Name Pronunciation and Foreign Policy

I am quite convinced that our nations foreign policy would improve considerably if we knew how to pronounce the  names of strategic locations worldwide. Think of the skill needed in negotiating and interacting across lines of culture, religion and politics. So much skill, and so unappreciated and quickly mocked by the mispronunciation of names. And then the journalists, their breed dressed for the camera with makeup, sculptured hair and whitened teeth – I shake my fist at them and feel annoyance akin to the sound of fingernails scratched across a blackboard as I yell “Can’t you even pronounce these names?” 

For years this has irked me (and it ends up I am not alone) that people in positions of great power have not taken the time to learn to correctly pronounce names like Afghanistan or Pakistan, and most recently  – a place that has gone from a fairly quiet existence into world-wide notoriety – that would be the city of Abbottabad, Pakistan. Many leaders of the “free world” have attended such prestigious universities as Princeton, Yale, Harvard, Columbia and the list goes on. Surely they have the brains and ability to learn how to pronounce these names. Take Pakistan for example – It’s not PAAK-is-taan  it’s PAHK-is-tahn or Afghanistan, another name regularly butchered: Off-GHAHN-is-stahn not Aff-GAAN-is-staan. 

But the most recent affront to pronunciation came with the world-watched announcement of the death of Osama Bin Laden. It would seem like an announcement enjoying an audience of billions would merit attention to detail. But no…those pronunciation police among us were none too pleased when the name of a lovely city from our childhood, now written in history as the hideout for the most wanted man in recent history, was mispronounced. But as I was complaining and muttering, a friend from my past became creative as a result of his frustration and has done a “Teach in video” on how to pronounce the most recent egregious error in pronunciation. So for those of you who, like me, take offense over these small but important details in communication and relationships – take a look – I think you’ll enjoy.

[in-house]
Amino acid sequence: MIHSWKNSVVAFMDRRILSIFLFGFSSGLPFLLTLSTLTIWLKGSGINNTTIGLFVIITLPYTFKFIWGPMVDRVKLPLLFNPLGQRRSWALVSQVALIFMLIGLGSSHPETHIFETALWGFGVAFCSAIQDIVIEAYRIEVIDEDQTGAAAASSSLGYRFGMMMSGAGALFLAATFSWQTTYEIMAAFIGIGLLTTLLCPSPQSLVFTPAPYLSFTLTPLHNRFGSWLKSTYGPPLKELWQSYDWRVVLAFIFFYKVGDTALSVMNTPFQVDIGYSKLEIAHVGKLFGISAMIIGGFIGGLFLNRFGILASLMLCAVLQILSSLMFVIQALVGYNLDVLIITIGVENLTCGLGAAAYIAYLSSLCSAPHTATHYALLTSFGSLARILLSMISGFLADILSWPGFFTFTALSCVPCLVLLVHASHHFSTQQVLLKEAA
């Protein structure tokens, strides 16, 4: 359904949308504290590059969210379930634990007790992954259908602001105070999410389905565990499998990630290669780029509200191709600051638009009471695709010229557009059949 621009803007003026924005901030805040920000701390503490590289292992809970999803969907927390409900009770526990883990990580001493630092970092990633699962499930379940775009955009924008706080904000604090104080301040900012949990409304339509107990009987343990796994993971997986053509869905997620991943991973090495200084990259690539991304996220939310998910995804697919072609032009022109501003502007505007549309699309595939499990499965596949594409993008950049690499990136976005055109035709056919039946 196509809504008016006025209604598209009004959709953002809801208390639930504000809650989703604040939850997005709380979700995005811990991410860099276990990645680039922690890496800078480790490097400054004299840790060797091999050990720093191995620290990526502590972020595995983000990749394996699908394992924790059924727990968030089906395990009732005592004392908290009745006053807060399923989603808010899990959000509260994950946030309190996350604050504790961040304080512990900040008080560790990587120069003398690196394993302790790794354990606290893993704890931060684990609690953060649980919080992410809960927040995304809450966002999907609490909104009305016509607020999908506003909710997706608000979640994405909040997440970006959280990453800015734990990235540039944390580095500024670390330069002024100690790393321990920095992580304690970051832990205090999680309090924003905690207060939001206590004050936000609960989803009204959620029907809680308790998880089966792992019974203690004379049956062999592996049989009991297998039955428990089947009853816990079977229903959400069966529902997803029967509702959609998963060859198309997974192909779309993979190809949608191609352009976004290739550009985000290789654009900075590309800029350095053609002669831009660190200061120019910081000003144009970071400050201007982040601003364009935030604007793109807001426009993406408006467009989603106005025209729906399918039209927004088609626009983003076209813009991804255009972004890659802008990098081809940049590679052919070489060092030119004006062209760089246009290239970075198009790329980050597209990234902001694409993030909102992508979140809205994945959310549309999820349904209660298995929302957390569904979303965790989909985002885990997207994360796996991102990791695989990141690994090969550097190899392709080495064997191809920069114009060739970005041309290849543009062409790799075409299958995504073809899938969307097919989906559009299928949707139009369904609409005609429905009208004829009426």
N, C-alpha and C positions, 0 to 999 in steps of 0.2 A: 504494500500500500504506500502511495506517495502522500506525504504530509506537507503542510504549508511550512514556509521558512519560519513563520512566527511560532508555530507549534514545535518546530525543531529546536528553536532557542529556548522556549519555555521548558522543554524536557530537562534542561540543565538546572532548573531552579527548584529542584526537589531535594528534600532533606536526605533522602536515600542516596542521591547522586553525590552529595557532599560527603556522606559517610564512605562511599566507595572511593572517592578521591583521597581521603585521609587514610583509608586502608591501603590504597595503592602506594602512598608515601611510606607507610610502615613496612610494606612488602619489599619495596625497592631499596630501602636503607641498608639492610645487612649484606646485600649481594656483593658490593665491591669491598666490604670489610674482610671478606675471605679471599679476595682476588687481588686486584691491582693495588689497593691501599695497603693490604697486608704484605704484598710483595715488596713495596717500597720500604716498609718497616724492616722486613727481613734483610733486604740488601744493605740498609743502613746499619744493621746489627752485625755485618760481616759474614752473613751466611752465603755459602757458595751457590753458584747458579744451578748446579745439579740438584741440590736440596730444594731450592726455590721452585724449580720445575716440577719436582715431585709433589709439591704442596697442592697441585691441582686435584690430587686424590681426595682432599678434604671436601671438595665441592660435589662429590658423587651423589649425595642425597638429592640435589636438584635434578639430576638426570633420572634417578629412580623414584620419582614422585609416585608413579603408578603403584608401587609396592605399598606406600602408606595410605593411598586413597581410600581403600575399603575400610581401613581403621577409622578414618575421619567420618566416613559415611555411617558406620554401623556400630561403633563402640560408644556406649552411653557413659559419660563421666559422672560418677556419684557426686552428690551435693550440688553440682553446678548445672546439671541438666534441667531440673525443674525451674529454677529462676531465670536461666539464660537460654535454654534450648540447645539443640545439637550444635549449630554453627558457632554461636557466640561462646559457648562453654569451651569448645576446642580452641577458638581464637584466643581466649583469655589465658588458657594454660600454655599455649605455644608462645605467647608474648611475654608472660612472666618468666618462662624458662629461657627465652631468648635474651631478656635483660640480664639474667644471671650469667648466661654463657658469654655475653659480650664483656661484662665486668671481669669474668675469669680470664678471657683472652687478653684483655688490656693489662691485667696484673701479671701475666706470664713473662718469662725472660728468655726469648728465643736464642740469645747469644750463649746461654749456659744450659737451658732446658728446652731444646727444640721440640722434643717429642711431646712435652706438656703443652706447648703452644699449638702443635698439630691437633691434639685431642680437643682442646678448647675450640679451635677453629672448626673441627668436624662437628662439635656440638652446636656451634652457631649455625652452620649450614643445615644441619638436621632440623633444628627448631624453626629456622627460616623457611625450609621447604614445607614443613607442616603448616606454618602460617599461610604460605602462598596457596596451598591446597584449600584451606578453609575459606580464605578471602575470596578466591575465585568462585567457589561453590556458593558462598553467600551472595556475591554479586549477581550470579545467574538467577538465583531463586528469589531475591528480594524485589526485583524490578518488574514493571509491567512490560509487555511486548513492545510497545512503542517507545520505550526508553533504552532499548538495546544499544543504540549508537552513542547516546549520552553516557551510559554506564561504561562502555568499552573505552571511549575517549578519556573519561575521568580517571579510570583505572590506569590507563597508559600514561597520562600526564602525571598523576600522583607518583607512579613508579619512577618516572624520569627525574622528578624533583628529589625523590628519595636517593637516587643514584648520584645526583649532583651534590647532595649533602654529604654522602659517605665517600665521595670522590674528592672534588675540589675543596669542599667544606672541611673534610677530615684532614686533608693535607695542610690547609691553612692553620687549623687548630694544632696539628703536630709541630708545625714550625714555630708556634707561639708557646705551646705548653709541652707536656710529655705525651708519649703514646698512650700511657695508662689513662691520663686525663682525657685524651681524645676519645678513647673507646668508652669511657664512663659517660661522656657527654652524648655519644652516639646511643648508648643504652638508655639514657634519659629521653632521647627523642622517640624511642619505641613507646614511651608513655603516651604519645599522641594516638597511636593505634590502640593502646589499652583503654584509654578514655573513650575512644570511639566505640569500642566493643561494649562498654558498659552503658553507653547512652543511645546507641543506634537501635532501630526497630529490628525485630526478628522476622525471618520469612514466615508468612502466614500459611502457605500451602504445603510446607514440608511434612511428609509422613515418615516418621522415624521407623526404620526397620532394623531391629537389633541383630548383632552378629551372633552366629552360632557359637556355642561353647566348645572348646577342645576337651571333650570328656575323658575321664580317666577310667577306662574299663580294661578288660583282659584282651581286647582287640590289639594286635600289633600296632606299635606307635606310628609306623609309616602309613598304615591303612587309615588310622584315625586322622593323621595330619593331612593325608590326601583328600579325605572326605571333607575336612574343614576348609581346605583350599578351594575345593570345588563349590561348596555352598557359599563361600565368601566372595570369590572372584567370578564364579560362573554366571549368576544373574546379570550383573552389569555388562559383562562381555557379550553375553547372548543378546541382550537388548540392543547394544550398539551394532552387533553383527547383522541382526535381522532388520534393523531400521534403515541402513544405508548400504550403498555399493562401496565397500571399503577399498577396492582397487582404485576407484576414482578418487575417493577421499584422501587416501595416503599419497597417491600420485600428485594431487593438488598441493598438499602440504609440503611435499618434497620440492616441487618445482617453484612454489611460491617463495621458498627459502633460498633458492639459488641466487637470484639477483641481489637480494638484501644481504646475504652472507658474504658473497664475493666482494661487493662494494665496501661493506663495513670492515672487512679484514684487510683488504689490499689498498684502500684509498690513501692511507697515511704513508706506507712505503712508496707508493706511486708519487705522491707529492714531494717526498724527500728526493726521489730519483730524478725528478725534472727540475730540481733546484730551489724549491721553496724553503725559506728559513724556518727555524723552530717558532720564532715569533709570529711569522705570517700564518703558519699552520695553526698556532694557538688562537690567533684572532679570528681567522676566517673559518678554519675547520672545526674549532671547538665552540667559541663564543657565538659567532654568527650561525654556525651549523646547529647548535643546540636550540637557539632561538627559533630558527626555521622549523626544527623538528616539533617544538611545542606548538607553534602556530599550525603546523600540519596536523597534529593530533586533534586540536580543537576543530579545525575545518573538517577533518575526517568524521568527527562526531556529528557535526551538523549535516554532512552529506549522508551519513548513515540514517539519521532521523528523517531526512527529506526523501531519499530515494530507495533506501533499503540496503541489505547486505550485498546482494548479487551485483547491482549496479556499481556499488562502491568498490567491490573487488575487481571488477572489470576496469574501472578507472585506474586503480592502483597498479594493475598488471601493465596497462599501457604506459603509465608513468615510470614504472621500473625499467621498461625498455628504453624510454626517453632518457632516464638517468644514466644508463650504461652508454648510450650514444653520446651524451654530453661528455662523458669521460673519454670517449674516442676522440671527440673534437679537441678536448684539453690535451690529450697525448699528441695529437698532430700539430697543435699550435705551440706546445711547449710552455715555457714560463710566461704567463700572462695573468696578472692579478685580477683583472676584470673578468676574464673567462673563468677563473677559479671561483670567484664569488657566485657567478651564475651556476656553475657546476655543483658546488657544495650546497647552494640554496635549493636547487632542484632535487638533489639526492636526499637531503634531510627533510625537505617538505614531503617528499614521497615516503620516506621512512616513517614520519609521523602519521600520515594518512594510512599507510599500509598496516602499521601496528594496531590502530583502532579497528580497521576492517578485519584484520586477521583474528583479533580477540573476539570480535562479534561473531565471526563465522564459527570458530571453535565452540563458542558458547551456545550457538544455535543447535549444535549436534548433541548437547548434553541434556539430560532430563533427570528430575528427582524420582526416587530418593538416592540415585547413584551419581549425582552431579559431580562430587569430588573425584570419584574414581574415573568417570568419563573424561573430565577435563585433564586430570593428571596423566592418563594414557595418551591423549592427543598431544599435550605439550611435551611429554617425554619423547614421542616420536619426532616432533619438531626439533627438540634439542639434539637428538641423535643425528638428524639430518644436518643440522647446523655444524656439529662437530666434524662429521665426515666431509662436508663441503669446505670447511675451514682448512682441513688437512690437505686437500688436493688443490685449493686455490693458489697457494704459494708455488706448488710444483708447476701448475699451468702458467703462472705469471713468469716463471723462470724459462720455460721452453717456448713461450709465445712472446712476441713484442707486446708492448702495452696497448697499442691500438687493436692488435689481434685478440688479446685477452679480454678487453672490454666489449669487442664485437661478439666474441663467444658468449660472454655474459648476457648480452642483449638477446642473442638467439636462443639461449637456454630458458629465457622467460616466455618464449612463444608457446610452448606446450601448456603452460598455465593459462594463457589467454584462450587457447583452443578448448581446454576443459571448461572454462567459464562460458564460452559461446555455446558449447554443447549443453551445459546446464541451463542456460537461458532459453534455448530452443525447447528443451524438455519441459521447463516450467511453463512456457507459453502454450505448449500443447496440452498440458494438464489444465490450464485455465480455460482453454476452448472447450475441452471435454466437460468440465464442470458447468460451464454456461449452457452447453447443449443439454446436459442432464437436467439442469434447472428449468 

Bloggers Note: Despite the rant above, it is important to mention that President Obama is the only official I can think of to pronounce Pakistan correctly. Regardless of what anyone thinks of his politics, this deserves credit. He was accused of being “ostentatiously exotic for this courageous act.

The Fine Line of Storytelling

I love a good story and I love telling a good story – in fact I want to get better at writing and telling stories (I sometimes trail off and leave my readers dazed and confused!)

Our entire family loves stories and the joke is that once someone tells us a story, it becomes ours and our version could be better!

Since last night I have considered the fine line between story telling and lying. Where does one end, and the other begin?